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Biodegradable Plastics Bend in Response to LightBiodegradable Plastics Bend in Response to Light

July 2, 2005

3 Min Read
Biodegradable Plastics Bend in Response to Light

Originally Published MPMN July/August 2005


Biodegradable Plastics Bend in Response to Light

Corinne Litchfield


A sample of “smart” plastic (a) is elongated and irradiated on the right-hand side with ultraviolet light, forming a temporary shape (b). Photos (c) and (d) show the plastic recovering its original shape after exposure to UV light of a different wavelength. Scale is in centimeters.

A family of biodegradable polymers has been designed to change shape when exposed to light. A research team led by MIT bioengineer Robert Langer and chemist Andreas Lendlein from GKSS Research (Teltow, Germany) published its findings in the April 14, 2005, issue of Nature magazine.

Langer and Lendlein began work in 1997 on developing shape-memory polymers. In 2001, the researchers published their findings on biodegradable plastics that changed shape in response to an increase in temperature. A year later, the team demonstrated one medical product application for heat-sensitive, biodegradable, shape-memory plastics: a smart suture that ties itself into a knot. Their work was described in the journal Science; mnemoScience GmbH (Aachen, Germany) was selected to commercialize the discovery.

Their recent findings take shape-memory technology one step further. “Now instead of heat, we can induce the effect in polymers [by using] light,” says Lendlein. The polymers are programmed by means of what the researchers refer to as “molecular switches,” or photosensitive groups that are grafted onto a permanent polymer network. External stress is used to stretch the resulting photosensitive polymer film. The film is then illuminated with UV light of a certain wavelength. This prompts the molecular switches to bind to one another. “This is really a new family of materials that can change from one shape to another by having light shined on them,” says Langer.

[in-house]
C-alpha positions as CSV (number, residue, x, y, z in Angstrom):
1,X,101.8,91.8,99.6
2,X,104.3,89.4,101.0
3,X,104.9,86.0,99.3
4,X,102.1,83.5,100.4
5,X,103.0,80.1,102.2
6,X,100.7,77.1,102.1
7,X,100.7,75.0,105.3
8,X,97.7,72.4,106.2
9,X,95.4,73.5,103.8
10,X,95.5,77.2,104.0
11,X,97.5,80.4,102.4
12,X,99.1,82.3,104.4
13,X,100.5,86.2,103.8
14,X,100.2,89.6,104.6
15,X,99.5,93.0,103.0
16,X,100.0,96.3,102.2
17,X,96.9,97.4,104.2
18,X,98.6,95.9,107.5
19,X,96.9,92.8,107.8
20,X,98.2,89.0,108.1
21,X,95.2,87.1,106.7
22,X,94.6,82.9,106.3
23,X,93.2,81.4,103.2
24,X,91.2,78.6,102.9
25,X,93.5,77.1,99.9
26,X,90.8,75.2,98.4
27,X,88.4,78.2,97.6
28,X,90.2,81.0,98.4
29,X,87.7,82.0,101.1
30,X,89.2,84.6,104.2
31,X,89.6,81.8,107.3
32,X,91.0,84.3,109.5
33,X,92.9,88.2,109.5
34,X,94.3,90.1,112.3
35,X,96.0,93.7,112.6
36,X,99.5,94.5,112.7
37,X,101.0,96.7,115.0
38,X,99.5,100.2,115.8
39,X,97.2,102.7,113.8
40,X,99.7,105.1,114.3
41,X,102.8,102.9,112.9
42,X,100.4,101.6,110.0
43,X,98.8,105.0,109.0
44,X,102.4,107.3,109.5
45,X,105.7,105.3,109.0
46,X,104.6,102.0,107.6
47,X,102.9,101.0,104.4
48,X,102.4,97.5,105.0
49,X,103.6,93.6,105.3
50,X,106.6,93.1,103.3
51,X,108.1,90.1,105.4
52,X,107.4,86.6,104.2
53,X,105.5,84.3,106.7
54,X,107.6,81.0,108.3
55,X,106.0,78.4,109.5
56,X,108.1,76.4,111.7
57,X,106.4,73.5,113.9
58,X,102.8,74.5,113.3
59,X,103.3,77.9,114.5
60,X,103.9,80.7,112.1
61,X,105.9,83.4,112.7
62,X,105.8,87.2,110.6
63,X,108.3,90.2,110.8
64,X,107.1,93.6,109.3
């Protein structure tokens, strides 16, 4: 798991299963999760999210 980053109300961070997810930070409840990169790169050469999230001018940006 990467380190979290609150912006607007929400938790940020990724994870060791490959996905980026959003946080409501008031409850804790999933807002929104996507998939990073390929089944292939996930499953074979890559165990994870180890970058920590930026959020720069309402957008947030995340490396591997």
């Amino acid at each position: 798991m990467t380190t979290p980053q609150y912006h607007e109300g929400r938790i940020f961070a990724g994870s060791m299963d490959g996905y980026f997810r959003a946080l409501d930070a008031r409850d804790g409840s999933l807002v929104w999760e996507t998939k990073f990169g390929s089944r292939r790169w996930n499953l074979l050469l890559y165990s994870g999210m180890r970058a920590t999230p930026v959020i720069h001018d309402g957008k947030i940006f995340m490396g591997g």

A variety of other temporary shapes can be produced in addition to elongated films. For example, a spiral can be created by exposing only one side of the stretched sample to light. “While the deformation is well-fixed for [the irradiated] side, the other side keeps its elasticity,” say the researchers. As a result, one side contracts much more than the other when the external stress is released, forming an arch or corkscrew shape. Results also indicate that the temporary shapes are very stable for long times, even when heated to 50°C.

One possible medical application of the technology is a string-like plastic stent, implanted via minimally invasive surgery, that takes on a corkscrew shape once exposed to light. Once the stent is no longer needed, it dissolves in the body.

Langer co-wrote the latest paper with Lendlein, Hongyan Jiang, and Oliver Jünger. Lendlein, a former MIT visiting scientist, is institute director at the GKSS Research Center in Teltow, Germany. With Jiang and Jünger, he is also affiliated with the Institute for Technology and Development of Medical Devices at Rheinisch-Westfälische Technische Hochschule (RWTH) at Aachen University in Germany.

The work was funded in part by a BioFuture Award from the Bundesministerium für Bildung und Forschung, Germany, and a fellowship from the Alexander von Humboldt Foundation.

Copyright ©2005 Medical Product Manufacturing News

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